August 1, 2021

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The streets in the United States vigilant of the electoral result


Washington / New York / Los Angeles / Detroit – Without a definitive result after election day, activist groups called this Wednesday for mobilizations in different cities of the United States to raise their voice in defense of the vote and keep alive the claims against racism and police brutality.

The tension surrounding the delicate assignment of delegates to the Electoral College, the body made up of 538 delegates that defines the winner of the presidential races in the country, took to the streets under a slogan: “Count every vote” (“Count every vote” vote”).

The day after the Americans went to the polls began without the winner being known and with the candidates, the current president, Donald Trump, and his Democratic rival, Joe Biden, watching the results in Michigan, Pennsylvania, Georgia, Nevada and North Carolina, plus a Maine district.

So far, the projections of the main US media, give Biden 248 of the 270 delegates needed to claim victory against 214 for the Republican leader and candidate for reelection.

Trump, declared victorious early today, before the final results were known, denounced electoral “fraud” without providing evidence and threatened to appeal to the Supreme Court to stop the vote count.

The campaign of the Republican leader anticipated hours later that he will ask for a recount in the key state of Wisconsin, where almost all the votes have been counted and the projections of the mainstream media have already given Joe Biden the winner.

And the streets have not been deaf to political polarization, especially after the turmoil the United States experienced for weeks amid racial protests.


The US capital, where hundreds of people waited around the White House until late Tuesday night for the first projections of the vote, woke up ready to march.

“Without hatred, without fear, every vote counts here,” chanted a large group of people whose journey forced them to interrupt traffic through different arteries of the city.

Carrying banners of different sizes, the messages were forceful: “This is an act of democracy”, “The people have spoken”, “You will not silence us”.

In the midst of the bustling tour, the screams also recalled the slogans that were heard in the weeks following the death, in May, of African American George Floyd at the hands of a white policeman.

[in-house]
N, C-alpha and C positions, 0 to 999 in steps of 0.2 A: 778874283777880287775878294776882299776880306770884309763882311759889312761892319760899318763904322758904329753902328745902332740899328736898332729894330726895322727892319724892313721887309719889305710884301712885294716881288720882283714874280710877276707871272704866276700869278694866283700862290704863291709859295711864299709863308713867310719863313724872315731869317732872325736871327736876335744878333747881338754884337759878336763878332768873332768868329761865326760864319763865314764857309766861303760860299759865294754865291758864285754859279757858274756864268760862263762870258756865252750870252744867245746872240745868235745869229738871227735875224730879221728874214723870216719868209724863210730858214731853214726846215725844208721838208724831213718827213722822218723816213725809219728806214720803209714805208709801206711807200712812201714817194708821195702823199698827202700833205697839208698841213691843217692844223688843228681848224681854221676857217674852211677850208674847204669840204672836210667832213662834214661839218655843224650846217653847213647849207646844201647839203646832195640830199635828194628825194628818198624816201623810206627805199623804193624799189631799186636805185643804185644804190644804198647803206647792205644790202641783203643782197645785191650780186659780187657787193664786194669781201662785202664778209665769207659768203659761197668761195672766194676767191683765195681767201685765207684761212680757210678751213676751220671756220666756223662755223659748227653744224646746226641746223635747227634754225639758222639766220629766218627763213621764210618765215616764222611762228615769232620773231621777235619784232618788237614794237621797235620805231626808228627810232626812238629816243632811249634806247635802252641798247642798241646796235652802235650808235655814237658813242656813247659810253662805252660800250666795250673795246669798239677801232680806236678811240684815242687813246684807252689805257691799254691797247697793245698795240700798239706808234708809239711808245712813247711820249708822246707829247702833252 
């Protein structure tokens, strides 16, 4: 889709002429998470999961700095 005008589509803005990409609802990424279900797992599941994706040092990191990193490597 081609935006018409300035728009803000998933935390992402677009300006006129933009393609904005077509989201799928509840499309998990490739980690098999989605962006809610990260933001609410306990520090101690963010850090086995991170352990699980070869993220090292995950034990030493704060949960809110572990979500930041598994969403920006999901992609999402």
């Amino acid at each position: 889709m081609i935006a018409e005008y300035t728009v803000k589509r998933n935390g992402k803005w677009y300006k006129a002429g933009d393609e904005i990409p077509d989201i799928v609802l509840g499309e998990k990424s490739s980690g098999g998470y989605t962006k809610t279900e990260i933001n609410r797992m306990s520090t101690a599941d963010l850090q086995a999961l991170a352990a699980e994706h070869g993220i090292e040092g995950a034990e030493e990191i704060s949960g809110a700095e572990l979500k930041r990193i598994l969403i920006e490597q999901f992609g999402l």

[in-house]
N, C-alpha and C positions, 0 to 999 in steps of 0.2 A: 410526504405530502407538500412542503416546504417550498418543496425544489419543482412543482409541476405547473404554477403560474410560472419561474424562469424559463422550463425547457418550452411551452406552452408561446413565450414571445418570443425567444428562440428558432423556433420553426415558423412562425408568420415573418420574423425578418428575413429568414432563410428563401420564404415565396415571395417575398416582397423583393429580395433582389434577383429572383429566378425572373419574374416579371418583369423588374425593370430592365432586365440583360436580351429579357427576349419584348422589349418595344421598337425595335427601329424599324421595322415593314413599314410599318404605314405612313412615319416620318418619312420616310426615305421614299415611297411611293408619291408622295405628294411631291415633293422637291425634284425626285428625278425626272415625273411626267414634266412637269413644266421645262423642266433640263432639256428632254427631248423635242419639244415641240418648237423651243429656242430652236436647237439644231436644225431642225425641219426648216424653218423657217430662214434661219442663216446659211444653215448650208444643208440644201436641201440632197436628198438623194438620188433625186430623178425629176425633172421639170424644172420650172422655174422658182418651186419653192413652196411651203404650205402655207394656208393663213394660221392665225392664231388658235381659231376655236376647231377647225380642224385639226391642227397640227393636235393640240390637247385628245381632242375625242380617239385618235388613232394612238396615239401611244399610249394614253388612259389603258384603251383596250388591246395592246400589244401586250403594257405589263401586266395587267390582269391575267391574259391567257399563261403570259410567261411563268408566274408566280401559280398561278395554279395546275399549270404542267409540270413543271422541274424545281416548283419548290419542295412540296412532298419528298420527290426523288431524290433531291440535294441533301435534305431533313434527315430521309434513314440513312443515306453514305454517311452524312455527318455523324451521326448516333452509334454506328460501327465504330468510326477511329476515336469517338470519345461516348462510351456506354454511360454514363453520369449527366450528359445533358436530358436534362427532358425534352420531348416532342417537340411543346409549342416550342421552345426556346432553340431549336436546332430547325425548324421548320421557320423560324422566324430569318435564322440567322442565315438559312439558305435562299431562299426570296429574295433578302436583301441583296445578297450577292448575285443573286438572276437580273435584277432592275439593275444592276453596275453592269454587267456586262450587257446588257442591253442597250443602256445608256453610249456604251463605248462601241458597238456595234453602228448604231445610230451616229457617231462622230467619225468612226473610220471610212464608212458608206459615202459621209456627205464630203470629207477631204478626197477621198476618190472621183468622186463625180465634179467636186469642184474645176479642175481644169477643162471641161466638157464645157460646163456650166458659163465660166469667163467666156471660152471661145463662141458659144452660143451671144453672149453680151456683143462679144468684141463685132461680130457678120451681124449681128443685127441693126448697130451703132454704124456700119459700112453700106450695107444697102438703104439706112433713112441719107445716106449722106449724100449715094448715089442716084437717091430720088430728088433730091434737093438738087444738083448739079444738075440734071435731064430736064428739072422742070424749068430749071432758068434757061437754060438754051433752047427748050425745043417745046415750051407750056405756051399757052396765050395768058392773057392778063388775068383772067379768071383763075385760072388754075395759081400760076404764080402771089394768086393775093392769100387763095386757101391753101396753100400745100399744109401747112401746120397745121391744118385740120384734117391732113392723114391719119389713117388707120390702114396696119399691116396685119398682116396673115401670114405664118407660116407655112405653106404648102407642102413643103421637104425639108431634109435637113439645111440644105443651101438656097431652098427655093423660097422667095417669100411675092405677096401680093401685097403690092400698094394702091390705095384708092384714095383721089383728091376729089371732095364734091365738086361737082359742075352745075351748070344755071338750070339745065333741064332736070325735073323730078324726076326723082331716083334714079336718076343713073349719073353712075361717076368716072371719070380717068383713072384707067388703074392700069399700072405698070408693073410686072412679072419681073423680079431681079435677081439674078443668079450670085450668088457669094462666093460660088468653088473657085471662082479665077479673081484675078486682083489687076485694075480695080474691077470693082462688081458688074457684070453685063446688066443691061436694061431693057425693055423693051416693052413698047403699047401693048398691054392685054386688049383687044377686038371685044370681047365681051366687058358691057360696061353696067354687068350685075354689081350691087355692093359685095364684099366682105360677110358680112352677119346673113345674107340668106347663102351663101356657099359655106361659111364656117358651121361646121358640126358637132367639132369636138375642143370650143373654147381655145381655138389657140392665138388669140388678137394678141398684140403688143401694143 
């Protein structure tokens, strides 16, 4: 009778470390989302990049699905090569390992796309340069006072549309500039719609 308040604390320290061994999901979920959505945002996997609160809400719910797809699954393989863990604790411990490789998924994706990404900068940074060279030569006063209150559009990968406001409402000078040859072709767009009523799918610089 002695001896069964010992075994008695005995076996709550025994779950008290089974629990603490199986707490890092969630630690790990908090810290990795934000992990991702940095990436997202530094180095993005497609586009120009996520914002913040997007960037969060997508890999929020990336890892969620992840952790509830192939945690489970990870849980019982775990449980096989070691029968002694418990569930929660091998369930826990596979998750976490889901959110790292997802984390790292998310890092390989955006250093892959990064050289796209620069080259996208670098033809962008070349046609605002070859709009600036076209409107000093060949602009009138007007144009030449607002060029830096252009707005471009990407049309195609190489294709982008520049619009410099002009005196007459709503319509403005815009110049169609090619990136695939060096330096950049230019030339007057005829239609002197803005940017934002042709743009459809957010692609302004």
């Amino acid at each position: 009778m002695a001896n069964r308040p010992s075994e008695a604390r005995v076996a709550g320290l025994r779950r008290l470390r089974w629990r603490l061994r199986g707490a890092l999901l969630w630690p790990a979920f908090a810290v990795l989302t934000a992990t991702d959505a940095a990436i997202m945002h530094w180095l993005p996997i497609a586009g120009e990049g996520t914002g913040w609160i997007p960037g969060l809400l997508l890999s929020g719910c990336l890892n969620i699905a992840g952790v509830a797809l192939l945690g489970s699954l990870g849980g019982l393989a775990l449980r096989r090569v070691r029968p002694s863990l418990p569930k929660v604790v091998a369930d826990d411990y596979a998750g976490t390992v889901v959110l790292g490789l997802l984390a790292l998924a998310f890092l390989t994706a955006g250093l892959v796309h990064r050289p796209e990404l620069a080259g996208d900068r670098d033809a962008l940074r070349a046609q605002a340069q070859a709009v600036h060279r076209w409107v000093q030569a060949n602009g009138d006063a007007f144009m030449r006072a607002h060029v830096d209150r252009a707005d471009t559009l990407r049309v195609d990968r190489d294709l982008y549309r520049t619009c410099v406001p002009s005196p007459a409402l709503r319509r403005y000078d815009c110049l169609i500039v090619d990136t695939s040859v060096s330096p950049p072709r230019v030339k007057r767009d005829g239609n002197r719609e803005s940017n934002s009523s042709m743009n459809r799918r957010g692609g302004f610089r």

“Without justice there is no peace”, “Say his name” or “Defund the Police” (Withdraw funds from the Police), they repeated.


With most of the stores on Manhattan’s 5th Avenue shopping armored with wooden panels, New York was also preparing this Wednesday for new mobilizations.

Up to nine demonstrations with slogans such as “Reject fascism” or “Let’s not let Trump steal the elections” have been called for this afternoon in the boroughs of Brooklyn, Manhattan and Queens.

These protests have been organized by leftist groups that also led the anti-racist mobilizations and against police brutality in May and June.


Also in Los Angeles, after only a few small protests took place on Tuesday without major echo or notable incidents, Black Lives Matter has called for a concentration this afternoon in the center of the Californian city to say goodbye to the Los Angeles county prosecutor, Jackie Lacey

Lacey was the first woman and the first African-American person to lead the Los Angeles County prosecution service, but she has come under fire from black activists for her alleged inaction in investigating suspected cases of police brutality.

Although an official result has not yet been given, Lacey is at a disadvantage compared to Latino George Gascón, a former San Francisco prosecutor who promises progressive reform for justice in Los Angeles County.

Preliminary counts indicated that Gascón had reached 53.8% of the votes compared to Lacey’s 46.1%, which represents an advantage of about 211,000 votes, according to the Los Angeles Times.


And as Michigan became the second state, after Wisconsin, where Trump’s re-election campaign has filed a lawsuit in court demanding that the vote count stop, protesters were preparing to leave in the towns of Ferndale, Brighton, Ann Arbor, Lansing and Grand Rapids.

In Detroit, the great city of Michigan and the former world center of the automotive industry, social networks reported a small march on Thursday.

On the other hand, in anticipation of any disturbance of public order, the governor of Oregon, Kate Brown, extended until Friday the validity in the city of Portland of a plan to prevent acts of violence and guarantee the right to freedom of expression while the vote count takes place.

Portland was the scene in recent weeks of marches organized by the far-right group “Proud Boys” – which the US president asked last September to “step back and remain prepared” for possible race riots – and activists of the movement “Black Lives Matter” (Black lives matter).

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